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AMD Radeon HD 7770 And 7750 Review: Familiar Speed, Less Power

Test Setup And Benchmarks

In the pages that follow, you’ll see the Radeon HD 7770 and 7750 tested against six other graphics boards. These six were chosen based on an initial price estimate AMD gave us between $99 and $199 for its two new cards. In retrospect, I would have rather benchmarked a GeForce GTS 450 against the Radeon HD 7750 instead of a GeForce GTX 560 Ti up top. Also, it would have been nice to have a Radeon HD 6790 in here. That card wasn’t available for testing though, so we have the venerable Juniper-based 5770.

Also, pay particular attention to the GeForce GTX 460. The card we’re using for comparison is a 1 GB board with a 256-bit bus. As you probably already know, Nvidia sells a 768 MB version of the card. Now, however, it’s also taking advantage of the GPU’s ability to address different memory ICs by shipping a 1 GB model on a 192-bit memory bus. If you’re not paying close attention and end up with that configuration, performance will be lower than the 256-bit card benchmarked here. It’s a sneaky move, but if you buy from a vendor that lists detailed specifications, you won’t get unknowingly duped.  

Test Hardware
ProcessorsIntel Core i7-3960X (Sandy Bridge-E) 3.3 GHz at 4.2 GHz (42 * 100 MHz), LGA 2011, 15 MB Shared L3, Hyper-Threading enabled, Power-savings enabled
MotherboardGigabyte X79-UD5 (LGA 2011) X79 Express Chipset, BIOS F8
MemoryG.Skill 16 GB (4 x 4 GB) DDR3-1600, F3-12800CL9Q2-32GBZL @ 9-9-9-24 and 1.5 V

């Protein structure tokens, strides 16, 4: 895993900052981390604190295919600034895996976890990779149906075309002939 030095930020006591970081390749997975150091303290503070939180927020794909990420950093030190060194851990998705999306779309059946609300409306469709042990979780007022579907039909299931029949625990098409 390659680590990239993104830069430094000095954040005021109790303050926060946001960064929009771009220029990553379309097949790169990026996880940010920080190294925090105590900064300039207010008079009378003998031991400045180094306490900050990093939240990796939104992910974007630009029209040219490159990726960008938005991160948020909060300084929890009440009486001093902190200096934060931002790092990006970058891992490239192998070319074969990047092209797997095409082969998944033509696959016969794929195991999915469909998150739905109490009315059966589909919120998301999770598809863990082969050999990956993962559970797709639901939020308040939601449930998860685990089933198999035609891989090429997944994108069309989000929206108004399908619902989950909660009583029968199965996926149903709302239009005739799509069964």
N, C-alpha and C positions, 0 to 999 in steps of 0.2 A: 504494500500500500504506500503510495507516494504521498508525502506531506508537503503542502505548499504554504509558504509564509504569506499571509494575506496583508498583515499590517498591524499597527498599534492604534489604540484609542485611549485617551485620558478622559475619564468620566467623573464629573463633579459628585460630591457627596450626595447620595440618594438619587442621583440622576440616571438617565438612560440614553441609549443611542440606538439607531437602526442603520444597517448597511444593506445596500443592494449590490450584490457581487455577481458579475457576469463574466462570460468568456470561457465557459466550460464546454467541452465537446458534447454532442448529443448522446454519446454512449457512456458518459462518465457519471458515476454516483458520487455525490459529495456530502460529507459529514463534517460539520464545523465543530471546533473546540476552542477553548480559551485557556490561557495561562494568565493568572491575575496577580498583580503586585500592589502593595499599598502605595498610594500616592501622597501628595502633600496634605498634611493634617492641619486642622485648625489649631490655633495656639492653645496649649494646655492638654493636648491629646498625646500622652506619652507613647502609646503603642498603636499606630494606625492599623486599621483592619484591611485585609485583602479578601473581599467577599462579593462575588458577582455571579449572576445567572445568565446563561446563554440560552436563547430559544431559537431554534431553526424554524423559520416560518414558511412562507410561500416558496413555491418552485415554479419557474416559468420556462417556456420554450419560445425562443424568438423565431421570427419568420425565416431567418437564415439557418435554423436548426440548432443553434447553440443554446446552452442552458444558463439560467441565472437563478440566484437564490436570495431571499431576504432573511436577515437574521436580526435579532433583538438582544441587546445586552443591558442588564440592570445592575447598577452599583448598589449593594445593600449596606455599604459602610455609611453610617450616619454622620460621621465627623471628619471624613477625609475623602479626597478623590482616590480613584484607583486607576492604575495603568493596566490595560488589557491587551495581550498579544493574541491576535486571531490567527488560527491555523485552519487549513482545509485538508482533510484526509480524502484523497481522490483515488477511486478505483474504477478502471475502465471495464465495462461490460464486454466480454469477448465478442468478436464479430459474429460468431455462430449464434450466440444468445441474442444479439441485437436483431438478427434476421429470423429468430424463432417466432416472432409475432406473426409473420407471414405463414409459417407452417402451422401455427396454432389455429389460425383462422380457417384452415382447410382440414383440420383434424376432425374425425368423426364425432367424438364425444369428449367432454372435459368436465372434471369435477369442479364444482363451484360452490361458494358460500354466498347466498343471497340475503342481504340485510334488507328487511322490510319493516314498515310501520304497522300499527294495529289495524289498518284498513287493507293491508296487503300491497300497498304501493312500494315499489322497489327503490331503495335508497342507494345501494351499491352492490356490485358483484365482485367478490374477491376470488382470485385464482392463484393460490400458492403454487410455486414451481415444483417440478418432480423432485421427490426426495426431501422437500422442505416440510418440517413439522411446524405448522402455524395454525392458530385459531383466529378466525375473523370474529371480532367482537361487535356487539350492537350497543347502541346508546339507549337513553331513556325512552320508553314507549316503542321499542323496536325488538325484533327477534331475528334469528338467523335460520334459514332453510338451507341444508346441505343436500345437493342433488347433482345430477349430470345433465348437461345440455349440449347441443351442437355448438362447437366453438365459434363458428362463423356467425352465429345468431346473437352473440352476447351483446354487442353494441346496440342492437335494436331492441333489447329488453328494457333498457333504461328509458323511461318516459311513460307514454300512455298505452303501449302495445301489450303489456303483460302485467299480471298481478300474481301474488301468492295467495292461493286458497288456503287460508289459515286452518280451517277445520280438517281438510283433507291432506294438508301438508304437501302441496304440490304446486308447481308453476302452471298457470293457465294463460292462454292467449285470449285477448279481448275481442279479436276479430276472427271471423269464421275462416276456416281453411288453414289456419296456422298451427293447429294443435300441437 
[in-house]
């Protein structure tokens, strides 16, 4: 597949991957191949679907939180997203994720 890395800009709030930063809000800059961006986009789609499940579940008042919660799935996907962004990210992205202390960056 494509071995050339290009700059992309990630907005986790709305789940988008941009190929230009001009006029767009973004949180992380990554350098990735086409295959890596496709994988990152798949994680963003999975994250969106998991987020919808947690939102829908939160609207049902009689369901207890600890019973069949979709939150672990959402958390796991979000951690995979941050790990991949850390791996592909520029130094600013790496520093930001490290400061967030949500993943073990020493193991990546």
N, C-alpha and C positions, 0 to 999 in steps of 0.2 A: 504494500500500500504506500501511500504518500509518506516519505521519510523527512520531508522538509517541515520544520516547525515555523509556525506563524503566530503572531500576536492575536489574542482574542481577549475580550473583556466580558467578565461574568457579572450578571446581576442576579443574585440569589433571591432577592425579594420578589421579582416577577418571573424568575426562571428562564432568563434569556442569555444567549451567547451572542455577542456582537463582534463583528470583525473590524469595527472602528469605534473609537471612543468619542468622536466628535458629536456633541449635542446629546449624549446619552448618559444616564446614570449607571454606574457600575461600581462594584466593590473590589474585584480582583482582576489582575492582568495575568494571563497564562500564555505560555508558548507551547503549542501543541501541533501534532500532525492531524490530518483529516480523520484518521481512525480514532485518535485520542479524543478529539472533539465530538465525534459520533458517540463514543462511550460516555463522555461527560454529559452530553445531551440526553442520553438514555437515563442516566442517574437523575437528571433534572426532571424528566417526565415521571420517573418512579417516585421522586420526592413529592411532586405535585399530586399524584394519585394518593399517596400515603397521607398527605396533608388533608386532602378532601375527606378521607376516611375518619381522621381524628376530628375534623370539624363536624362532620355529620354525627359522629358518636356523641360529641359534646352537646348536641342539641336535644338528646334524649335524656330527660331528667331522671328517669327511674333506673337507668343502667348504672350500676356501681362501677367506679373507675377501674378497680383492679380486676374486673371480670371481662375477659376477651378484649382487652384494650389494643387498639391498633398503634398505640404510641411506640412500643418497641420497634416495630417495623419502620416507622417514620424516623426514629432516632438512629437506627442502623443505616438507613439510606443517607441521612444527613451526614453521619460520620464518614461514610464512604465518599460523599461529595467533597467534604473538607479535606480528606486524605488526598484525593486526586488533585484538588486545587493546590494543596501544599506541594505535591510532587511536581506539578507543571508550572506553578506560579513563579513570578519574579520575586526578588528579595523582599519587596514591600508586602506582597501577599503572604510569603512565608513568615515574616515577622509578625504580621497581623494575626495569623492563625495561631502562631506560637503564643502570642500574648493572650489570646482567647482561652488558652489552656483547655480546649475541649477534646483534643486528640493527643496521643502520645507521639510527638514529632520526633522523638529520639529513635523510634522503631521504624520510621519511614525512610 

Hard DriveIntel SSDSC2MH250A2 250 GB SATA 6Gb/s
GraphicsAMD Radeon HD 7770 1 GB
AMD Radeon HD 7750 1 GB
AMD Radeon HD 6850 1 GB
AMD Radeon HD 5770 1 GB
Nvidia GeForce GTX 560 Ti 1 GB
Nvidia GeForce GTX 560 1 GB
Nvidia GeForce GTX 550 Ti 1 GB
Nvidia GeForce GTX 460 1 GB
Power SupplyCooler Master UCP-1000 W
System Software And Drivers
Operating SystemWindows 7 Ultimate 64-bit
DirectXDirectX 11
Graphics DriverAMD 8.932.2 (For Radeon HD 7770 and 7750)
AMD Catalyst 12.1
Nvidia GeForce Release 285.62
Battlefield 3High Quality Settings, No AA / 16x AF, 4x MSAA / 16x AF, v-sync off, 1680x1050 / 1920x1080, DirectX 11, Going Hunting, 90-second playback, Fraps
Crysis 2DirectX 9 / DirectX 11, Very High System Spec, v-sync off, 1680x1050 / 1920x1080, No AA / No AF, Central Park, High-Resolution Textures: On
Metro 2033Medium Quality Settings, AAA / 4x AF, 4x MSAA / 16x AF, 1680x1050 / 1920x1080, Built-in Benchmark, Depth of Field filter Disabled, Steam version
DiRT 3Ultra High Settings, No AA / No AF, 8x AA / No AF, 1680x1050 / 1920x1080, Steam version, Built-In Benchmark Sequence, DX 11
The Elder Scrolls V: SkyrimHigh Quality (8x AA / 8x AF) / Ultra Quality (8x AA, 16x AF) Settings, FXAA disabled, v-sync off, 1680x1050 / 1920x1080 / 2560x1600, 25-second playback, Fraps
3DMark 11Version 1.03, Extreme Preset
HAWX 2Highest Quality Settings, 8x AA, 1920x1200, Retail Version, Built-in Benchmark, Tessellation on/off
World of Warcraft: CataclysmUltra Quality Settings, No AA / 16x AF, 8x AA / 16x AF, From Crushblow to The Krazzworks, 1680x1050 / 1920x1080 / 2560x1600, Fraps, DirectX 11 Rendering
SiSoftware Sandra 2012Sandra Tech Support (Engineer) 2012.SP1c, GP Processing and GP Bandwidth Modules
CyberLink MediaEspresso 6.5449 MB 1080i Video Sample to Apple iPad 2 Profile (1024x768)
LuxMark64-bit Binary, Version 2.0
Chris Angelini
Chris Angelini is an Editor Emeritus at Tom's Hardware US. He edits hardware reviews and covers high-profile CPU and GPU launches.